Encyclopædia Britannica, Ninth Edition/Oldcastle, Sir John

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OLDCASTLE, Sir John (d. 1417), who had married Johanna, heiress of the noble family of Cobham, and in her right sat in the House of Lords as Lord Cobham, was a nobleman who at once enjoyed the personal friendship of Henry IV. and was a professed follower of Wickliffe and an adherent of Lollardy. His reputation both as soldier and as statesman stood so high that he was selected by the king to command the English auxiliaries sent by Henry to assist the duke of Burgundy in 1411; and his known friendship for the poor preachers and his maintenance of the popular religious cause gained him the title of “the good Lord Cobham.” On the death of the earl of Salisbury in one of the revolts against the house of Lancaster, Oldcastle became the recognized leader of the Lollards; his castle of Cowling became their headquarters; he sheltered their preachers, and openly defied the prohibitions and proclamations of the bishops. He publicly professed his faith in the principal Lollard doctrines and refused to believe what the church taught on the eucharist, penance, the power of the keys, image-worship, and pilgrimages. The house of Lancaster had secured the throne by making promises to the people and to the nobles, and had won the support of the church by promising to put down heresy. This had set the Lollards in opposition to the new dynasty, and their discontent was increased by the ecclesiastical measures of the king. See Lollards. In consequence Lollardy remained a constant source of danger during the reign of Henry IV., giving strength to more than one rebellion, and Henry V., on his accession in 1413, determined to extirpate the heresy. While Henry IV. lived Oldcastle was protected, but in the year of the king's death he was accused in convocation of heresy and of harbouring the poor preachers. Henry V. did all in his power to protect him, laboured to make him give up his opinions, but, finding him inflexible, forbade him to appear at court, and permitted the bishops to proceed against him. A citation was served on him. He refused to receive it. It was accordingly posted on the doors of Rochester Castle. He refused to obey it, was excommunicated, seized, and examined, when he boldly confessed his opinions, and was imprisoned in the Tower, forty days being given him to recant. He made his escape, and his freedom was the signal for a Lollard revolt. The preachers and their followers met in St Giles's fields, and only the vigilance of the king prevented a rising. The enactments against Lollardy became even more severe than formerly. Magistrates were directed to seize suspected heretics and to hand them over to the bishops for trial; and a conviction was punished by death and forfeiture of goods. Oldcastle for some years eluded the vigilance of his enemies, but in 1417 he was seized while in hiding in Wales, taken to London, and burned. His execution was peculiarly barbarous. He was suspended from a gallows by an iron chain, a fire was kindled beneath him, and he was slowly burned to death.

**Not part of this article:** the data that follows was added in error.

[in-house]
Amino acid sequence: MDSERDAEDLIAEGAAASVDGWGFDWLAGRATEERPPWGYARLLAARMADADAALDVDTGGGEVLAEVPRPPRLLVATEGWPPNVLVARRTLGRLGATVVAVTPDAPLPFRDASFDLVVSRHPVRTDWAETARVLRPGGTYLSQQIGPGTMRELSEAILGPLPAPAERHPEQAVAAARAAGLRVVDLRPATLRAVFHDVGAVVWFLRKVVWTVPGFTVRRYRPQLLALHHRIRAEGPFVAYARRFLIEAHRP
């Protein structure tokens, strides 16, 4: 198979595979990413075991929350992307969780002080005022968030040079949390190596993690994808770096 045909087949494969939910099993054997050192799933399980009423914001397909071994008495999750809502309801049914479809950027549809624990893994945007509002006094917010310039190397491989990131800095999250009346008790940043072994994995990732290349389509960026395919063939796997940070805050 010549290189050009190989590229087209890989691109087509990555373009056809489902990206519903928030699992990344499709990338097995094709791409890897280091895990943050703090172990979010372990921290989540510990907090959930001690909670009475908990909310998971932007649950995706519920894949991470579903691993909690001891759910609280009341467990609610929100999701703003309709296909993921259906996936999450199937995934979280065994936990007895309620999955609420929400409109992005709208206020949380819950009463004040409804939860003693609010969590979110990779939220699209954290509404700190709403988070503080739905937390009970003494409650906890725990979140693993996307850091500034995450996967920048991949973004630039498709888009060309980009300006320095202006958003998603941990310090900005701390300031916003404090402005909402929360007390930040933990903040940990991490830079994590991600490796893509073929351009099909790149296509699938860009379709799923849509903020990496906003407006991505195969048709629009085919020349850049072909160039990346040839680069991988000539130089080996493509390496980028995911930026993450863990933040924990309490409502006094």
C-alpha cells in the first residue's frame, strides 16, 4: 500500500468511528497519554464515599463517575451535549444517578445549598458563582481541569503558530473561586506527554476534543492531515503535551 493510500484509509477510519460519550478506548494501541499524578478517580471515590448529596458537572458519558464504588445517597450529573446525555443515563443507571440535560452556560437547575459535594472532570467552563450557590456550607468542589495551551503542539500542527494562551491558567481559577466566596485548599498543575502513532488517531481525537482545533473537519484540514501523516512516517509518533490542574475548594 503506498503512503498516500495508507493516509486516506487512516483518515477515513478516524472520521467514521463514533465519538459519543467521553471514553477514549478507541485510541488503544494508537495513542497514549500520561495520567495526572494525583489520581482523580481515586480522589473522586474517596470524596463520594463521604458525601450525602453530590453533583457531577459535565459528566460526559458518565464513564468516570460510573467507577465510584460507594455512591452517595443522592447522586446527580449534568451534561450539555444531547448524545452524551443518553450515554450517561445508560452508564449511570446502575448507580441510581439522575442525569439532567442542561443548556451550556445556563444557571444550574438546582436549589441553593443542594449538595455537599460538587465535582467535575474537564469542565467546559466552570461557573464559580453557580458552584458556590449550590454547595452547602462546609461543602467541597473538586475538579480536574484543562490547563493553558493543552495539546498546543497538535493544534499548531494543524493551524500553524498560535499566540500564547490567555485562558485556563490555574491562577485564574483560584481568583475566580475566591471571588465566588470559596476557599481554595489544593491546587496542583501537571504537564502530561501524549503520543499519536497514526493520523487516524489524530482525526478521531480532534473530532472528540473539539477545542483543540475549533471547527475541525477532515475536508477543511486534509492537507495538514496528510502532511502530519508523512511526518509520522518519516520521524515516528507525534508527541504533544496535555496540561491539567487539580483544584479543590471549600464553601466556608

In Mr Wright's collection of political songs there are one or two ballads on Sir John Oldcastle, alluding in no very complimentary terms to his Lollardism. Henry's victories had raised the war-spirit of the English people, and it was thought disgraceful that a knight and a gentleman who in his earlier days had gained the reputation of being a skilful soldier should be associated with people many of whom professed to believe that all wars were sinful. This popular contempt has perhaps led to the idea ably advocated by Mr Gairdner that Shakespeare's character of Sir John Falstaff was meant to represent Sir John Oldcastle.

Compare Lechler's Johann Wiclif, vol. ii. ch. iii.; Gairdner and Spedding, Studies in English History, ch. iii.